JACKSON – Educators showed up wearing their red shirts as a show of solidarity at the May 16 board of education meeting. The district is currently negotiating a new contract with the teacher’s union.
It was during public comment that Carol Ann Mould, former Jackson teacher and current Jackson Education Association president, received a standing ovation before addressing the board and administration. She read from prepared remarks.
“We are dedicated, passionate, and devoted. We pour our hearts and souls into every student we work with, whether in the classroom, in the hallways, in the office, on the court, or out on the fields,” Mould said. Her statement referenced teachers, guidance counselors, child study team members, paraprofessionals and secretaries.
“As we continue to work with you, the board of education, through these negotiations, we respectfully understand and acknowledge your obligation to do what is best on behalf of the community, but we equally acknowledge your obligation to do what is best on behalf of your employees,” Mould said.
After the meeting, Mould spoke further about the negotiations. While neither side is allowed to speak on specifics of the negotiations, Mould did say that one concern is employee’s contribution to their health benefits packages.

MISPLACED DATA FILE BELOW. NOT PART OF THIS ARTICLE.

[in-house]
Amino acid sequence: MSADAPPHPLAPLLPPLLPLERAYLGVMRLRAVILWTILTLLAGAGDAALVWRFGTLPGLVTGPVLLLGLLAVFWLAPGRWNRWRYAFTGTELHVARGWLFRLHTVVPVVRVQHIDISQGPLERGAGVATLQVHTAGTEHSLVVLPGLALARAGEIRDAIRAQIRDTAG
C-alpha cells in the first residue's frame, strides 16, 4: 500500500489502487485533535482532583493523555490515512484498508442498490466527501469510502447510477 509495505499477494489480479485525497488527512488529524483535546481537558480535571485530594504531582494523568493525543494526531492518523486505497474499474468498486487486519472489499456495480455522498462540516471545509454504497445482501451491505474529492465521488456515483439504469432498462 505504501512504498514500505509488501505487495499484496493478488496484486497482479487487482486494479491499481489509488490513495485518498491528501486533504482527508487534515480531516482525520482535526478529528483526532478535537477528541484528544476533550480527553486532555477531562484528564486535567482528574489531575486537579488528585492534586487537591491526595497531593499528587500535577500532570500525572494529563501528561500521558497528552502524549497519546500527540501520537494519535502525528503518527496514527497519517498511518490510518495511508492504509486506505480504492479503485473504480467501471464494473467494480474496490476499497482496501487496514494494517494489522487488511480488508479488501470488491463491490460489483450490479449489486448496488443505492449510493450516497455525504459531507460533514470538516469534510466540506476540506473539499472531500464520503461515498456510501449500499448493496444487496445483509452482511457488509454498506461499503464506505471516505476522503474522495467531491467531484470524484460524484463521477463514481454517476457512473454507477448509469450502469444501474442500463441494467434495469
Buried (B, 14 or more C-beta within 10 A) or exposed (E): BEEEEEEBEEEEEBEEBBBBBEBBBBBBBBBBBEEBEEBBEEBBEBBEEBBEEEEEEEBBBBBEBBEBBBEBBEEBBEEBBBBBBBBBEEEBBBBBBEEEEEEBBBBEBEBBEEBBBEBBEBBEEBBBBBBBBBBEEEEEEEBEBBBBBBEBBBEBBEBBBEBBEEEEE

Chapter 78, New Jersey’s pension and health benefits reform, requires that “the percentage rate of contribution is determined based on the employee’s annual salary and the selected level of coverage. The increased employee contributions will be phased in over a 4-year period with a minimum contribution required to be at least 1.5 percent of salary,” according to State records.
Jackson school union employees have reached that tier-4 level. While employees are mandated to contribute a minimum of 1.5 percent of their annual salary toward health benefits, the district can require they contribute more to lessen the burden on the district and, ultimately, the taxpayers.
The Jackson Times sought comment from board and administrative officials and asked who was participating in the negotiations and how close those members thought a contract was to being settled. There was no response by press time.
The board and administrators were recognizing students and staff for various accomplishments, including Elms Principal Michael Burgos and staff Whitney DiBenedictis, Jacqueline Bell and Jessica Fioretti receiving a Sustainable Schools Grant, and teachers Harry Ferone and Ethan Noble recognizing their students’ wins at the Student Television Network convention in Anaheim, California.